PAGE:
NORA Manufacturing Sector Strategic Goals
HELD005 - Research Efforts in Support of the NIOSH Skin Notation ProjectStart Date: 10/1/2010
End Date: 9/30/2014
Principal Investigator (PI)Name: H.frederick frasch
Funded By: NIOSH
Primary Goal Addressed9.0
Secondary Goal Addressed
Attributed to Manufacturing
The purpose of the proposed research is to generate data and to provide expert opinion in support of the NIOSH Skin Notation effort. First, the project will provide data on chemicals of interest that will permit the appropriate assignment of skin notations, if justified. Existing data gaps will be filled through in vitro dermal penetration measurements, skin corrosivity measurements, and evaluation of the sensitization potential of a chemical (that is, its capacity to cause dermatitis). Additionally, the project will call upon the collective expertise of the skin research community to provide consensus opinion regarding several questions related to dermal risk assessment of chemicals. These questions have been raised through the process of assigning updated skin notations.
This project contributes primarily to the NIOSH Cross-Sector Program on Immune and Dermal Diseases.
Outputs of the project will be NIOSH Skin Notations. Research generated will be incorporated into the Skin Notation Profile, which is a brief but comprehensive assessment and rationale for assignment of the skin notation for a specific chemical.
Manuscripts describing research results will be published in peer review journals. Anticipated outcomes will be a broader acceptance and use of NIOSH skin notations by workers and industrial hygienists.
This purpose of this project is to address existing knowledge gaps that prohibit NIOSH from assigning appropriate Skin Notations to chemicals. By providing timely and focused data collection when insufficient data currently exists, the project will fill these data gaps. The project will perform several in vitro tests which will enable NIOSH to appropriately assign skin notations.
NIOSH skin notations are hazard warnings used worldwide to alert workers and employers to the health risks of skin exposures to chemicals in the workplace. A recent Current Intelligence Bulletin (#61, NIOSH 2009-147, “A Strategy for Assigning New NIOSH Skin Notations”) outlines the rationale behind the rationale and a new weight of evidence-based approach for assigning new NIOSH hazard-specific skin notations (SK). This new system entails the critical evaluation of existing data so that scientists may potentially assign multiple skin notations that distinguish between direct (SK: DIR), systemic (SK: SYS) and sensitizing (SK: SEN) effects of skin exposures to chemicals. In addition, specific hazards are addressed through the inclusion of subnotations; substances that are highly or extremely toxic and may be potentially lethal or life-threatening are designated with the systemic subnotation [SK: SYS (FATAL)], while potential irritants and corrosive chemicals are indicated by the direct effects subnotations [SK: DIR (IRR)] and [SK: DIR (COR)], respectively.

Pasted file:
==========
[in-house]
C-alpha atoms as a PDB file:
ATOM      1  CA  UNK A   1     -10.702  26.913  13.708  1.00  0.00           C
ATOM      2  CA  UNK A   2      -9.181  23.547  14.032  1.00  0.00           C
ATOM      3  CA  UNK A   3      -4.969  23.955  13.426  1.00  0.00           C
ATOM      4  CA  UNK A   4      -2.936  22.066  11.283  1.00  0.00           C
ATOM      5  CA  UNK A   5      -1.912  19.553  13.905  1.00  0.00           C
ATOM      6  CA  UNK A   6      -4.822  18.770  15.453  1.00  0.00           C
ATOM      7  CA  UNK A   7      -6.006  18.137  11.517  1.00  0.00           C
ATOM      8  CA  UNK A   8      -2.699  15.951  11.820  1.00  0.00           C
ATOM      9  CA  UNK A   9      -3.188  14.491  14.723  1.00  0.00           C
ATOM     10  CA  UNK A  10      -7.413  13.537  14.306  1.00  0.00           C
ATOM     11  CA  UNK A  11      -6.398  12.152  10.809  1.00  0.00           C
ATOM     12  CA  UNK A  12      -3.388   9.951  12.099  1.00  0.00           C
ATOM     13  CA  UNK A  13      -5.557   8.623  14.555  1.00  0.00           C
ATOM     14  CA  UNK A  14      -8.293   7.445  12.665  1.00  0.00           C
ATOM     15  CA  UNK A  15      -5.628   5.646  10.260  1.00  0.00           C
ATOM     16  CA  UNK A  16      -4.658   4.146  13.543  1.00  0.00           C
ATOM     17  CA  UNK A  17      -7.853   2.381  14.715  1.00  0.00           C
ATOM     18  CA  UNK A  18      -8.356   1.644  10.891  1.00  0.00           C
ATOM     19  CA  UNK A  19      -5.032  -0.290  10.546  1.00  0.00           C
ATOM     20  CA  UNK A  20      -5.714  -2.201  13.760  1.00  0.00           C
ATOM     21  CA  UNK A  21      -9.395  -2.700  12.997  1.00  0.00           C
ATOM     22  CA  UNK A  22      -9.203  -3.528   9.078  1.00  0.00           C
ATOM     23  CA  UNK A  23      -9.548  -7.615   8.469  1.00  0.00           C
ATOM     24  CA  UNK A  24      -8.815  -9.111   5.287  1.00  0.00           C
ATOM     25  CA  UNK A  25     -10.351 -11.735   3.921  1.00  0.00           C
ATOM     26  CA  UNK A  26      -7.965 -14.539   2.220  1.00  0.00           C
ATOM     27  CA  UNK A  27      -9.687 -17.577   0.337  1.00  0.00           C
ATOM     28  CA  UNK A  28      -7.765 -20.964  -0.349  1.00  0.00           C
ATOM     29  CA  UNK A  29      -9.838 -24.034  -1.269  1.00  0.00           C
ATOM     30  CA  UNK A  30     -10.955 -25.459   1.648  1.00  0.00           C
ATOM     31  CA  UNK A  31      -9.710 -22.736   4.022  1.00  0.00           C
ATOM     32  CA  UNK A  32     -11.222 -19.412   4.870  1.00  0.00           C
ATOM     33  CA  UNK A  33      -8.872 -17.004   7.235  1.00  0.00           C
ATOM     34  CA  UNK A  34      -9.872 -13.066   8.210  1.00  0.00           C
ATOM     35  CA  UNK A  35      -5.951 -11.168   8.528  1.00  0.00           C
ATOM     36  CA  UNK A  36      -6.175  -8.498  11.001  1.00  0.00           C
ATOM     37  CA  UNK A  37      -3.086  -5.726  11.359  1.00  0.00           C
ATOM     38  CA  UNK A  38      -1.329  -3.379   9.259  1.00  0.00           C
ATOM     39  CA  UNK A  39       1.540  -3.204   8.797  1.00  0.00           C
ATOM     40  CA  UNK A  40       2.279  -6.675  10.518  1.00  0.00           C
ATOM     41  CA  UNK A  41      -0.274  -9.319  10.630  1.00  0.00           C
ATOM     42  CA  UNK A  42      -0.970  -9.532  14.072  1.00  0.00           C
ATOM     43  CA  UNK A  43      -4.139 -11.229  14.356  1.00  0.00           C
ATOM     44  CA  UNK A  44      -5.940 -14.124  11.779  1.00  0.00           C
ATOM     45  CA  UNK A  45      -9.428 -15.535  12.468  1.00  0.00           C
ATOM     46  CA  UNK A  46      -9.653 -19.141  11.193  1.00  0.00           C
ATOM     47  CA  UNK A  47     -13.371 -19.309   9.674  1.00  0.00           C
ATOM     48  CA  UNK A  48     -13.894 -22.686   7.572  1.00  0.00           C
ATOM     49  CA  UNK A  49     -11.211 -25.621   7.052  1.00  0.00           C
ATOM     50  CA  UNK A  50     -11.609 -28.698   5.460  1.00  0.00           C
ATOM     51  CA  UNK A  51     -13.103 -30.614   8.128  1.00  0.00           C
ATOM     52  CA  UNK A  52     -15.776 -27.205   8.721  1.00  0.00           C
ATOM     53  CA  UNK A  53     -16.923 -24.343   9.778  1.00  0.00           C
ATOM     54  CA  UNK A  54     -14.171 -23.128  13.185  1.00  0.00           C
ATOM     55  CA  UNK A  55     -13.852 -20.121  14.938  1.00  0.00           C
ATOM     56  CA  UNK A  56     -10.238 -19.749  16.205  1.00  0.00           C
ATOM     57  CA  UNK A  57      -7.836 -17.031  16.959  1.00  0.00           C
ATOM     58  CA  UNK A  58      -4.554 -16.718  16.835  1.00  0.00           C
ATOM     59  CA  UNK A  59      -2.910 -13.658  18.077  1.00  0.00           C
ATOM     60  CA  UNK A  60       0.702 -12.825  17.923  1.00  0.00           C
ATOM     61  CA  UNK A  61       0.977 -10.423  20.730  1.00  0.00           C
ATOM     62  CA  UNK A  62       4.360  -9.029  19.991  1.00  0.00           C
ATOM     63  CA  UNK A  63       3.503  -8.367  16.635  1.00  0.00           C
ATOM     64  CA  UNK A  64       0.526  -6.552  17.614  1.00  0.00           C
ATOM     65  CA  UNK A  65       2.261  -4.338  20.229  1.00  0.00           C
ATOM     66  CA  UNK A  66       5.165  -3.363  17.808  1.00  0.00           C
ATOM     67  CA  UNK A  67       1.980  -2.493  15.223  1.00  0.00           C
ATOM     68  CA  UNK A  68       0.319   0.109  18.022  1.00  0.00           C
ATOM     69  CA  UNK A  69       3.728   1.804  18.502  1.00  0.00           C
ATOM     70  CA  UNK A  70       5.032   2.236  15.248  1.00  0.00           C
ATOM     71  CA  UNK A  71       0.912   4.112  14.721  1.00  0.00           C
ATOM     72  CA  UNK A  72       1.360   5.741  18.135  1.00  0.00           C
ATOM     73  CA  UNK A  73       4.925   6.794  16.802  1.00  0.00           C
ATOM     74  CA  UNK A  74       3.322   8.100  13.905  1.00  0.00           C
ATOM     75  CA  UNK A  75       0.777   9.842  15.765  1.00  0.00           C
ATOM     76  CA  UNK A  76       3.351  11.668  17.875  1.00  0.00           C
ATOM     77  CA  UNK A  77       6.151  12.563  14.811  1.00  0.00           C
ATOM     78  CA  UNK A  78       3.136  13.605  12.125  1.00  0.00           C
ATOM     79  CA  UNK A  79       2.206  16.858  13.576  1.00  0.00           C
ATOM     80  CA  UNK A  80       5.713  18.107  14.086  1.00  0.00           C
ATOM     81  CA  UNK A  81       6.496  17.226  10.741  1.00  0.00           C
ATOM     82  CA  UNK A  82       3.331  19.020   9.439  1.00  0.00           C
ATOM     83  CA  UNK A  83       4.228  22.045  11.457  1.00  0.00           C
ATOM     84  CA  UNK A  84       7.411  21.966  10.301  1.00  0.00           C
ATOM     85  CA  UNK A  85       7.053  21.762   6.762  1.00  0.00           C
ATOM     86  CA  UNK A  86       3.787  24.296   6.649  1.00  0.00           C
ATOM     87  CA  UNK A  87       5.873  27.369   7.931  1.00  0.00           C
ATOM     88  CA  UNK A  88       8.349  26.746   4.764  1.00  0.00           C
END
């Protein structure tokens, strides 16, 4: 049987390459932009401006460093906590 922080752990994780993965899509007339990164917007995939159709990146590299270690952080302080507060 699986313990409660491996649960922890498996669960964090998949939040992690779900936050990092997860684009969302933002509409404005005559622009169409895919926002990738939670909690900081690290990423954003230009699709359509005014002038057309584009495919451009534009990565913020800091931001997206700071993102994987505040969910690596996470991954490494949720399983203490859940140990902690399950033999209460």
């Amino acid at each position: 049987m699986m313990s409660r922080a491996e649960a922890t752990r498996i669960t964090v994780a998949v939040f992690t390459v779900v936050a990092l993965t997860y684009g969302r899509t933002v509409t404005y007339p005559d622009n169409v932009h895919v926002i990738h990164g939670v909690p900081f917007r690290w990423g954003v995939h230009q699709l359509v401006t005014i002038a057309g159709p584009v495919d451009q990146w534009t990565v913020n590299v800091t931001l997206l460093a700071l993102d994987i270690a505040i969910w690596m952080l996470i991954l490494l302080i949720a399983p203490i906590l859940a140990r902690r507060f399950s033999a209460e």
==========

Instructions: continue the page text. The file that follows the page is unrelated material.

The following in vitro testing will be provided by the proposed core facility. All tests have been validated by international organizations. The skin notation addressed by each tests is listed.
1. Dermal penetration – SK: SYS; SK: SYS [FATAL]
Diffusion cell systems using excised human skin will assess dermal absorption and penetration potential for candidate compounds.
2. EPIDERM Skin Corrosivity Test – SK: DIR [(IRR); (COR)]
This in vitro test using reconstructed human epidermis will assess the irritation and corrosivity potential of a chemical.
3. Murine local lymph node assay (LLNA) and mouse ear swelling test – SK: SEN
The LLNA evaluates sensitization potential of a chemical by quantifying cell proliferation in the lymph nodes that drain the site of chemical application. In collaboration with Dr. Stacey Anderson (HELD), this assay may be performed for select chemicals.
The proposed facility will provide required data in a timely fashion in support of the development of skin notations. Candidate chemicals will be nominated through consultation with the Dermal Cross Sector Steering Committee. The Committee will undertake a thorough analysis of existing data and will evaluate data requirements related to the assignment of skin notations.